at the base (say 8,000 ft.) I didn't sleep as well during the ski trip as I did when I returned to Denver.

R5

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Apr 20th, 2006, 08:24 PM
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I recommend a night in Boulder.
Estes Park is just high enough to be a little bothersome.

We camped in RCMP at about 9,000 feet with no adjustment, and we really felt it.

It is ok to go higher, just go down to sleep. Sir Edmund Hillary has been quoted as saying never spend a night more than 2,000 feet higher than your previous night. I think he was referring to higher altitudes, like 10,000 feet and up.

But even people in prime condition need a period of time to adjust to the thinner air.

I have done some high hiking/climbing in the Rockies, up to a max of 14,420 on Mount Harvard, and even though I had been higher than 8,000 feet for 10 days, the last hour or so of that uphill struggle are most memorable.

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Apr 21st, 2006, 06:43 AM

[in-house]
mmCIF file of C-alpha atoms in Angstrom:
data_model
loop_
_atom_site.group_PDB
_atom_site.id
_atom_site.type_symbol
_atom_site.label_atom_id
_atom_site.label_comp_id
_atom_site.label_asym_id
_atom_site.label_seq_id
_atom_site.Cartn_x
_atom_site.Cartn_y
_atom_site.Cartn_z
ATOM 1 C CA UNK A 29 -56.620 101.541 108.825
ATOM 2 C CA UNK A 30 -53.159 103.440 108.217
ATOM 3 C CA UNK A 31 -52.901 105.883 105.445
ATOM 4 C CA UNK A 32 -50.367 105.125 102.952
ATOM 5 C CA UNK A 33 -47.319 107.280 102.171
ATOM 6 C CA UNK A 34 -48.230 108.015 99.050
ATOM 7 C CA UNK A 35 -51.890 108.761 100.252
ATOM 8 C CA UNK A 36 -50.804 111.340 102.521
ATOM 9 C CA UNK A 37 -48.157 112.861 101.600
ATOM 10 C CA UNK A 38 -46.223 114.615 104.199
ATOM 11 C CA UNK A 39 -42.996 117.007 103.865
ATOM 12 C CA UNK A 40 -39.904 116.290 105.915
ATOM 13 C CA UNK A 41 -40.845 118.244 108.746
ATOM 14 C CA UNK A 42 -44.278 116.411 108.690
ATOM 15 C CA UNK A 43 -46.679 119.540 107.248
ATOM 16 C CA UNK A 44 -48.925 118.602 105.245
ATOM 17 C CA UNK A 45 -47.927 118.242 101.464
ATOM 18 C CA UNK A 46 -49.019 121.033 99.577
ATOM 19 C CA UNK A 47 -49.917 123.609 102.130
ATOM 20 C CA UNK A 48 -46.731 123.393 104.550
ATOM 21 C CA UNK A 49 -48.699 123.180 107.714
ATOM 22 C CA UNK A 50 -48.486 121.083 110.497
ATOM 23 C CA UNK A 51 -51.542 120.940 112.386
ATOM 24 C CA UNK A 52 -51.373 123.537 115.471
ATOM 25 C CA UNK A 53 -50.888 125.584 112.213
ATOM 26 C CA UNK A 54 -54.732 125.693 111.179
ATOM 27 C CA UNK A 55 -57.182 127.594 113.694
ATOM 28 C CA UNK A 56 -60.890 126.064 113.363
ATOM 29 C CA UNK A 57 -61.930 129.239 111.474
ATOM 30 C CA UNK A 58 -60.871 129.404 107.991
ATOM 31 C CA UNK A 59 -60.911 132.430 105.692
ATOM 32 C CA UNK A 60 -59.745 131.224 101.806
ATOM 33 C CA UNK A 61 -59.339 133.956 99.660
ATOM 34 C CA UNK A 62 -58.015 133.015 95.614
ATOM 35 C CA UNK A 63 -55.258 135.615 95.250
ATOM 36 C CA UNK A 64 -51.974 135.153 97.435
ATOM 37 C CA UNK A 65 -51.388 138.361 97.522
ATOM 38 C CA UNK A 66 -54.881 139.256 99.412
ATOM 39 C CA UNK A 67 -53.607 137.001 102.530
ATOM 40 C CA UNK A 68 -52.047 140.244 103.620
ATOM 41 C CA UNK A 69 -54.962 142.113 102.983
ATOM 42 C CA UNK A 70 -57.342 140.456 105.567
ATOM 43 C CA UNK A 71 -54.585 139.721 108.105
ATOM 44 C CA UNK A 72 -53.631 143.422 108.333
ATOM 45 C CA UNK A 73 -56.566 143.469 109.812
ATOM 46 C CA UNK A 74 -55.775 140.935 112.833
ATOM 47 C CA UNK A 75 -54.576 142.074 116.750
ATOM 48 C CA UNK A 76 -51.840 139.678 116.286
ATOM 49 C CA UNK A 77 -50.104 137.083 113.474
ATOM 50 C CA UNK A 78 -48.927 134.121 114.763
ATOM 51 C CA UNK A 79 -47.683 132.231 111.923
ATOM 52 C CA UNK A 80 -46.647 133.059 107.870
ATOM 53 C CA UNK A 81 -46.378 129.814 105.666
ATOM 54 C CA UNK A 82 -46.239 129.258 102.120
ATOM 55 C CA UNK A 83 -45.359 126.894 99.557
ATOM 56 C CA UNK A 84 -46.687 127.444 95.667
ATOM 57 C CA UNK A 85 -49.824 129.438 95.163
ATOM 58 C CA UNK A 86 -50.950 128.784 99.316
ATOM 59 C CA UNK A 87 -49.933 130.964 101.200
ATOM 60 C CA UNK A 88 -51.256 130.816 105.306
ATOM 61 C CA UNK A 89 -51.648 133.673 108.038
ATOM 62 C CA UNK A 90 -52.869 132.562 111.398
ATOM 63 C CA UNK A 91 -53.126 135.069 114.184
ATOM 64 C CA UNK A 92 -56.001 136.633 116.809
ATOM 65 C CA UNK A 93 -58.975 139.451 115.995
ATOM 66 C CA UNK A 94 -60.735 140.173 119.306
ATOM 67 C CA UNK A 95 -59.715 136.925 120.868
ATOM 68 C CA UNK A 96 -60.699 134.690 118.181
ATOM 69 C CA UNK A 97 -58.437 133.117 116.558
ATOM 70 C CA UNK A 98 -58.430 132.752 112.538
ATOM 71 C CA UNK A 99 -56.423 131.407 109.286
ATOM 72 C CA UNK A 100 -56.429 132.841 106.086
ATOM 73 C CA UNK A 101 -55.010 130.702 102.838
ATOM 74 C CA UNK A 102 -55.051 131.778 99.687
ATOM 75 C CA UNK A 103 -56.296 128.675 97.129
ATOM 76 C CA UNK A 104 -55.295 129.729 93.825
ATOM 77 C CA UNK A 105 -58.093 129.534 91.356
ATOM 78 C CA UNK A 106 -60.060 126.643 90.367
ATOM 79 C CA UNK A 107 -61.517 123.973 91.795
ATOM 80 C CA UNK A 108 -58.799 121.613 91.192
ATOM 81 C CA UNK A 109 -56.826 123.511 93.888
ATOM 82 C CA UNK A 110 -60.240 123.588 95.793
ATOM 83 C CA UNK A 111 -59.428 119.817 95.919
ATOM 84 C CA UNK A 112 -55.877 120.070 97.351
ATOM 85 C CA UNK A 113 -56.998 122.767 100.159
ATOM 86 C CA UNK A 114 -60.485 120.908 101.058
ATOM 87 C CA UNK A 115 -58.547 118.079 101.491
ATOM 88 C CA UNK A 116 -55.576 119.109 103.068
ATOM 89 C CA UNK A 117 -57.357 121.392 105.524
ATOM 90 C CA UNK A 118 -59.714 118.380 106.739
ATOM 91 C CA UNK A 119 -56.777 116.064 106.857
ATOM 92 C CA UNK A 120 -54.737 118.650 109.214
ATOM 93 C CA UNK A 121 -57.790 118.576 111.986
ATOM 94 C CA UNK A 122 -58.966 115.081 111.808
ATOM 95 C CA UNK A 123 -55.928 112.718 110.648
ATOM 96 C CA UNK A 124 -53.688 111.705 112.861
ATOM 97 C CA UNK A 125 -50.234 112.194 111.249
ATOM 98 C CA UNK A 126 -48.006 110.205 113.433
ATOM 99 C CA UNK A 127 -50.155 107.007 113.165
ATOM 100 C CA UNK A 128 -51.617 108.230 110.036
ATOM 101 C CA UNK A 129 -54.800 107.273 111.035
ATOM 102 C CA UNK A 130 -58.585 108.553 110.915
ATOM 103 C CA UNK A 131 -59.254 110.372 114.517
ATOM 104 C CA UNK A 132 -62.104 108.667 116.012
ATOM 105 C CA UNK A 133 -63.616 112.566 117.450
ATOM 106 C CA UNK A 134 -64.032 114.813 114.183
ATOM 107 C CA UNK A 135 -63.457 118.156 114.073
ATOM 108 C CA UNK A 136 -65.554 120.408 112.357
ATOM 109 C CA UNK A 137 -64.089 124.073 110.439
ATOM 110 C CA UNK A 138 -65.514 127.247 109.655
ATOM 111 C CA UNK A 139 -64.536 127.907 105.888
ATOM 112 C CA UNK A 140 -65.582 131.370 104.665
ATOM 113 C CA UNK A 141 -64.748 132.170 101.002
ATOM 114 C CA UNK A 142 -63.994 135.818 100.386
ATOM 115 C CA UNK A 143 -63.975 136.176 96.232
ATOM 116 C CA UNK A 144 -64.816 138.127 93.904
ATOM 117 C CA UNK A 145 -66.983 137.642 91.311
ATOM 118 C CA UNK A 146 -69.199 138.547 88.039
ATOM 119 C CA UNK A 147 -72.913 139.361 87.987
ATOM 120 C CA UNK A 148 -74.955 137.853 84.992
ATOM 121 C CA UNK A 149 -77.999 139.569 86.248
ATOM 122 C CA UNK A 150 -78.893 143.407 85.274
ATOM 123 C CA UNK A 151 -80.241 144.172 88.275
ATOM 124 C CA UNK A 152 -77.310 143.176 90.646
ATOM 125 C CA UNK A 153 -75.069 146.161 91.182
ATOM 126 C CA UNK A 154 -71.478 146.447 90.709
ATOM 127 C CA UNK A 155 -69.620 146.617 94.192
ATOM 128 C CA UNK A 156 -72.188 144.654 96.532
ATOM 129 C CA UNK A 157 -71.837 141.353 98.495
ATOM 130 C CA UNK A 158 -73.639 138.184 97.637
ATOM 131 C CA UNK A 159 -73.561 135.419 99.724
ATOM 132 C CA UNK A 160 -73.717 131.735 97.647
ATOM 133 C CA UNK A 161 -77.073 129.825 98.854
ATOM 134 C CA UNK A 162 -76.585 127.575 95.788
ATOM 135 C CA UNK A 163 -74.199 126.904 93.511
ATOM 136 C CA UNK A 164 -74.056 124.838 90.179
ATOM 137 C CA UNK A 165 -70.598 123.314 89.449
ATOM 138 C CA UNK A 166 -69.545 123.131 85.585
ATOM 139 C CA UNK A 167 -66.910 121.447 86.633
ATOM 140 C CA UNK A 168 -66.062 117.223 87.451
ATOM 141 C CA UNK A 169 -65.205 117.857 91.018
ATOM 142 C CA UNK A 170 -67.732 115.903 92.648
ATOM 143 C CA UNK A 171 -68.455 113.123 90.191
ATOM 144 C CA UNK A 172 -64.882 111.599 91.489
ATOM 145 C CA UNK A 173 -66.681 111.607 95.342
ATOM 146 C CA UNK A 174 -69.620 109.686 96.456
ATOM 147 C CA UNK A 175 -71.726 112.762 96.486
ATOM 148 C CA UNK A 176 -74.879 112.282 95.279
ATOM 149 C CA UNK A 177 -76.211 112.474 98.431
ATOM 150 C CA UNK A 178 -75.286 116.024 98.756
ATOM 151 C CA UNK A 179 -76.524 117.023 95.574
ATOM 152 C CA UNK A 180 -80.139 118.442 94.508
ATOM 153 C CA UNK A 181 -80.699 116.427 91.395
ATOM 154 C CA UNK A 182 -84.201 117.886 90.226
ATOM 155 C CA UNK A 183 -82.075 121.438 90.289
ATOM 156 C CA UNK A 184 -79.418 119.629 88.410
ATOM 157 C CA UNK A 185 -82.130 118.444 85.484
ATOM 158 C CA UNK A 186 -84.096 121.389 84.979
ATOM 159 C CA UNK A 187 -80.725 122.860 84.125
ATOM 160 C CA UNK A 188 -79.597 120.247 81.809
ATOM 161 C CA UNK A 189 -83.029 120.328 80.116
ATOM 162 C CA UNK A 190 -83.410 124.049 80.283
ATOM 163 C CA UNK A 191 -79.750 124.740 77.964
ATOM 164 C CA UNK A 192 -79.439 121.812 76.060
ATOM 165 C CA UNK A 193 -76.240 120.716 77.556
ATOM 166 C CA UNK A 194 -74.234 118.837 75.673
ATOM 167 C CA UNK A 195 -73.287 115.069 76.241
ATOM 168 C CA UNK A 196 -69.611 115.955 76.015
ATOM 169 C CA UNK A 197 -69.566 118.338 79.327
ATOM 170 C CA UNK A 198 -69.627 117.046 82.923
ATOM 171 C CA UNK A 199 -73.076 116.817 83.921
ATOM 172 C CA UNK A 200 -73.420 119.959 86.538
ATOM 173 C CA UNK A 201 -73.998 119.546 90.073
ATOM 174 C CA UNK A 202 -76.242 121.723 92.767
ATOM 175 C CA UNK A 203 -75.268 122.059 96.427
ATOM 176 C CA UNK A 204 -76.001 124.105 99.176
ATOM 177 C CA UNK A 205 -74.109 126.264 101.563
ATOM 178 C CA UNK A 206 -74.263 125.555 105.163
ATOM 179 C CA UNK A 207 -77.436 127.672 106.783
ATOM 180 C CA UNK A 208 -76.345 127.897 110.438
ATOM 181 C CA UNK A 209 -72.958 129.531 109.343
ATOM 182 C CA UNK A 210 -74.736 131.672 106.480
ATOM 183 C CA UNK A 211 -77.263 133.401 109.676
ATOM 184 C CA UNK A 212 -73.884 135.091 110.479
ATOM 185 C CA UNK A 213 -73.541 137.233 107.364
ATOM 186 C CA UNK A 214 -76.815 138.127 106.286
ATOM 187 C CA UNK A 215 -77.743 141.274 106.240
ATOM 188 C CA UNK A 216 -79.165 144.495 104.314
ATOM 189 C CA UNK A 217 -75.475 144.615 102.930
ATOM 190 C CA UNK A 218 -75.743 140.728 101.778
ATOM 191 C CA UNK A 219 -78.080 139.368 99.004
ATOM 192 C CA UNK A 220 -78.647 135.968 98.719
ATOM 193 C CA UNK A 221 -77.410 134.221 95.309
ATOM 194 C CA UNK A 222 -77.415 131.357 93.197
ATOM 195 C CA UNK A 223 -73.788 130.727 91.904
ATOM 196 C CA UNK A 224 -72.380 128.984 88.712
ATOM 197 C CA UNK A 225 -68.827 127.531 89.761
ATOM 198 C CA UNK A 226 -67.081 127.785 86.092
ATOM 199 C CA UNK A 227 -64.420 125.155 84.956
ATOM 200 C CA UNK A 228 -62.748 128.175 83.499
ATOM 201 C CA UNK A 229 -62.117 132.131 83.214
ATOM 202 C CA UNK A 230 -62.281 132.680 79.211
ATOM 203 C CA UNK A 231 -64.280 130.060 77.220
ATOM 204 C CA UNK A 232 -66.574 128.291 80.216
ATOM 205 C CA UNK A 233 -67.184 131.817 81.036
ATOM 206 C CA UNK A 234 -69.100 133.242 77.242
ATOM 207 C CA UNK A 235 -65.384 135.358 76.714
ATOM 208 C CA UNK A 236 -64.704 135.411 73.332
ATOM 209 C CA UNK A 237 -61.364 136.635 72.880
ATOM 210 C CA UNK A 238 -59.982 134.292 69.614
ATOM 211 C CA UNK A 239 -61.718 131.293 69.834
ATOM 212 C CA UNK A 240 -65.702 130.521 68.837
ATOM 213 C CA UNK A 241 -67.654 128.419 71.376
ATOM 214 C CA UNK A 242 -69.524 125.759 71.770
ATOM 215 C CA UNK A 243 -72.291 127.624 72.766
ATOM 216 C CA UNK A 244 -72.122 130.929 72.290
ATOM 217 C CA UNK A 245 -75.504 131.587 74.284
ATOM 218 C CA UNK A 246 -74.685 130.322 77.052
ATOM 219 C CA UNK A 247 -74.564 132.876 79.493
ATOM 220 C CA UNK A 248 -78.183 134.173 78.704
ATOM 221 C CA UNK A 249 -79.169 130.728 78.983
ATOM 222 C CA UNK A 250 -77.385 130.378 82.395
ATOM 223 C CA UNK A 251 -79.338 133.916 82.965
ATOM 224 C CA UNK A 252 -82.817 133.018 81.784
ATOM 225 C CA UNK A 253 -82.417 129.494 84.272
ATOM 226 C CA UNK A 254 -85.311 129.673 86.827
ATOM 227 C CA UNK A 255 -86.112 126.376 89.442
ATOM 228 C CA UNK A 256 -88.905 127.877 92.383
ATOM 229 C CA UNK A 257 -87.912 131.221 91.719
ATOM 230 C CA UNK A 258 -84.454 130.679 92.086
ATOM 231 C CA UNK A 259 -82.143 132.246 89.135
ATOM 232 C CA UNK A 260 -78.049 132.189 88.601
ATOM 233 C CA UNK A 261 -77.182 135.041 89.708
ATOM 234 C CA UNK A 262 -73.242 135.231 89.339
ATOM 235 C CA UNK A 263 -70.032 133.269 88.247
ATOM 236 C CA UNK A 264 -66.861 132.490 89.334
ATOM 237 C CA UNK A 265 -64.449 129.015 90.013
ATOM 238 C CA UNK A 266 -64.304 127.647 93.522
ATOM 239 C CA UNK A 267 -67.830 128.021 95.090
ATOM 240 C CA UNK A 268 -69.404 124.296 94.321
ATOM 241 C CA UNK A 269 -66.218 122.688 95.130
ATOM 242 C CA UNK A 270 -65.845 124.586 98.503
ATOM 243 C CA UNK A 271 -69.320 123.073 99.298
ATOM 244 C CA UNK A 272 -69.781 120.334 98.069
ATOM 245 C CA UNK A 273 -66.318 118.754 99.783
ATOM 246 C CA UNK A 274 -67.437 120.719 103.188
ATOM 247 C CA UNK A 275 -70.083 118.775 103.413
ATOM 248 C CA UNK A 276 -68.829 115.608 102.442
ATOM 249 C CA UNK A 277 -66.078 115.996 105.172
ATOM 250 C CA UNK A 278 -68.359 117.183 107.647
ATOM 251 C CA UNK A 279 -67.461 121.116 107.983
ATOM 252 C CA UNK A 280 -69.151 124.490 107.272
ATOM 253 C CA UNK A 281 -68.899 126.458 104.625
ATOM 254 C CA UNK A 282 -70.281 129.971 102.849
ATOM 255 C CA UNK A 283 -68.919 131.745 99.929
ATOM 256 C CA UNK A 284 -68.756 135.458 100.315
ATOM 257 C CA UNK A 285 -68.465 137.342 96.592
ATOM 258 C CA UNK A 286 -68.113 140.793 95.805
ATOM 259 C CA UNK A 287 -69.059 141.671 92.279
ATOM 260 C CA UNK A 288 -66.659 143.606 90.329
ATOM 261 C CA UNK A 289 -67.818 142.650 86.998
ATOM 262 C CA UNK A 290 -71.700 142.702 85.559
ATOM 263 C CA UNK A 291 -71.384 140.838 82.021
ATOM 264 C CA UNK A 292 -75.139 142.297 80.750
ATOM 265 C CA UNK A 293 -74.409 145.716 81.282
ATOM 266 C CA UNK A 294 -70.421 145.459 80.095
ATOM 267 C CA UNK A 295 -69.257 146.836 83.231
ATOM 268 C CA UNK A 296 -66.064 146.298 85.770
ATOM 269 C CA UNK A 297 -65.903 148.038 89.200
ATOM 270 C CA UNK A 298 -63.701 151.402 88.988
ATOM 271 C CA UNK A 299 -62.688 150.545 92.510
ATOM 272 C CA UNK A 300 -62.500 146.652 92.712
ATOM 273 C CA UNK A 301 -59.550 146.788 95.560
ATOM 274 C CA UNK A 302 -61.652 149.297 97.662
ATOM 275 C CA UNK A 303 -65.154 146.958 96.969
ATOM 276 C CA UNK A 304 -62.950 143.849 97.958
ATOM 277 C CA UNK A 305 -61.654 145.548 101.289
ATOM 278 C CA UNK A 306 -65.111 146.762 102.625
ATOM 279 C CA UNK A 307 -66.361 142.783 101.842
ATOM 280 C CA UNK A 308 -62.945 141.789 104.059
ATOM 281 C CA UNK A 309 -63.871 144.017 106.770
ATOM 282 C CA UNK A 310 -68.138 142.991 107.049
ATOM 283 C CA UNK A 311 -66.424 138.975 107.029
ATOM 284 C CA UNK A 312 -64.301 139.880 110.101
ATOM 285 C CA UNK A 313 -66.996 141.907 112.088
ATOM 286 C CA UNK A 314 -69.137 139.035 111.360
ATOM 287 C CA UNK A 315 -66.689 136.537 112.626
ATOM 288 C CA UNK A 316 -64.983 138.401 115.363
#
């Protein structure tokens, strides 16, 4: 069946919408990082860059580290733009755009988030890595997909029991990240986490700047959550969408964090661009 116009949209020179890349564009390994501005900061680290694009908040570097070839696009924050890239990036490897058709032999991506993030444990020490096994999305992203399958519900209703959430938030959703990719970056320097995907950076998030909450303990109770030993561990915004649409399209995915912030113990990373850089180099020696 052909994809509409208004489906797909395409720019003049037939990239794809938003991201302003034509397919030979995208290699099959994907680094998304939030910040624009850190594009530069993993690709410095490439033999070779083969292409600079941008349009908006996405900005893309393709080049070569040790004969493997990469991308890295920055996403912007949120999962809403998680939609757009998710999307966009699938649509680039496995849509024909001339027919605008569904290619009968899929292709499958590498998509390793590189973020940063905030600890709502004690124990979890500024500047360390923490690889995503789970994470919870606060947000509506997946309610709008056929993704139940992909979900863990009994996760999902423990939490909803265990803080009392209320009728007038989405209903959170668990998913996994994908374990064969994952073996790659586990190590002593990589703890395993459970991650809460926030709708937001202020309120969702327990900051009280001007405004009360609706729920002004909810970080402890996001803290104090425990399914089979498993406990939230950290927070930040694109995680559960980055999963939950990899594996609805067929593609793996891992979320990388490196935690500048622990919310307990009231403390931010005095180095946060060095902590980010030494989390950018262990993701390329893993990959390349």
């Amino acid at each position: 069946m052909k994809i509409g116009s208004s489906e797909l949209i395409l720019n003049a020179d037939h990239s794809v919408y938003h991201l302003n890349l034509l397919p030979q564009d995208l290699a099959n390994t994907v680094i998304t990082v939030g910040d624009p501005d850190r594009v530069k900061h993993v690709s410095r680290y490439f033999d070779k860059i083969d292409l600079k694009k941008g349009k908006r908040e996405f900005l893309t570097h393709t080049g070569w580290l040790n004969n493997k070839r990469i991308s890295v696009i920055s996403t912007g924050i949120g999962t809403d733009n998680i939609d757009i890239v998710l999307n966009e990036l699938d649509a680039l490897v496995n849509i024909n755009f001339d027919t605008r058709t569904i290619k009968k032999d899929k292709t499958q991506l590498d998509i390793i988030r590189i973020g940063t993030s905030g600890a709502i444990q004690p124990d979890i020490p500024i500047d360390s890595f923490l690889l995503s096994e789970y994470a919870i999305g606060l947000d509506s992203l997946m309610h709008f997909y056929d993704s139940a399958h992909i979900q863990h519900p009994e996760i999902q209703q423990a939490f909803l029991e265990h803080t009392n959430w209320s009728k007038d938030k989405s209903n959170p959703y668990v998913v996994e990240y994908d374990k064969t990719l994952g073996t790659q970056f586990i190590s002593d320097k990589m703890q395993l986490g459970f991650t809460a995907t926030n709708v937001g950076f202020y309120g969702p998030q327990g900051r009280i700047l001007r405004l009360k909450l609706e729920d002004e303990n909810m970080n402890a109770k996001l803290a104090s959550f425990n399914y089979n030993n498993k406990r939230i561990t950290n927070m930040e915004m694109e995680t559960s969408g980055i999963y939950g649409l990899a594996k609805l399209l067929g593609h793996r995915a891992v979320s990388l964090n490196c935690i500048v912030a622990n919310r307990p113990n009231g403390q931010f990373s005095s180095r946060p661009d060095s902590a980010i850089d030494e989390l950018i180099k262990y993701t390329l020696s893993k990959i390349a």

#6
 
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my poor brother was terribly sick in estes park. he was only 11, and was skinny as could be. always had respiratory problems. he was stuck in the hotel room the whole time, and had to get oxygen at one point. he bounced back pretty swiftly though on the drive to denver.
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Apr 21st, 2006, 09:43 AM
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Estes is only at 7,500 feet, which is not nearly as high as many ski areas in the state. Plenty of "flatlanders" go right to Breckenridge or Vail and get right on the slopes without any difficulty or intermediate stop. There are common sense precautions you can take to mitigate any discomfort like headache or fatigue you might experience if you went directly to Estes. You can't drink enough water! Keep a bottle handy at all times en route! Limit your activity for the first day at least, and limit alcohol. If you do experience symptoms like severe headache or nausea, drive to a lower altitude (like Loveland). After your first overnight in Estes, you should be just fine to drive to the incredibly scenic areas on Trail Ridge Road.
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Apr 21st, 2006, 10:13 AM
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I've noticed that the older I get, the more time I need for my body to adjust to the higher altitudes.

Utahtea
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Apr 24th, 2006, 01:11 PM